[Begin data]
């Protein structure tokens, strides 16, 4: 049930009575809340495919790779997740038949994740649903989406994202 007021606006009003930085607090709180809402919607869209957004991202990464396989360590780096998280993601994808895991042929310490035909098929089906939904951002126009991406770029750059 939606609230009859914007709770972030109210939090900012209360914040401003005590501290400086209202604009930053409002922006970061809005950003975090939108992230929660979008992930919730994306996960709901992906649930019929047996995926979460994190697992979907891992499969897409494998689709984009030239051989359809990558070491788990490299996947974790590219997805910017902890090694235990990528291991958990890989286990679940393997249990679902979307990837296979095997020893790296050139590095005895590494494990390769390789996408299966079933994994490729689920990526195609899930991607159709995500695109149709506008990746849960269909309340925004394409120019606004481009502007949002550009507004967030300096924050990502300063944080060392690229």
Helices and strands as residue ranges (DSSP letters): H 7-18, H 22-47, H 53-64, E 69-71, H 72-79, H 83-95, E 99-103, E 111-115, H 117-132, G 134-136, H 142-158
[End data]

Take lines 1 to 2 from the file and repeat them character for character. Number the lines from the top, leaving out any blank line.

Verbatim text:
């Protein structure tokens, strides 16, 4: 049930009575809340495919790779997740038949994740649903989406994202 007021606006009003930085607090709180809402919607869209957004991202990464396989360590780096998280993601994808895991042929310490035909098929089906939904951002126009991406770029750059 939606609230009859914007709770972030109210939090900012209360914040401003005590501290400086209202604009930053409002922006970061809005950003975090939108992230929660979008992930919730994306996960709901992906649930019929047996995926979460994190697992979907891992499969897409494998689709984009030239051989359809990558070491788990490299996947974790590219997805910017902890090694235990990528291991958990890989286990679940393997249990679902979307990837296979095997020893790296050139590095005895590494494990390769390789996408299966079933994994490729689920990526195609899930991607159709995500695109149709506008990746849960269909309340925004394409120019606004481009502007949002550009507004967030300096924050990502300063944080060392690229």
Helices and strands as residue ranges (DSSP letters): H 7-18, H 22-47, H 53-64, E 69-71, H 72-79, H 83-95, E 99-103, E 111-115, H 117-132, G 134-136, H 142-158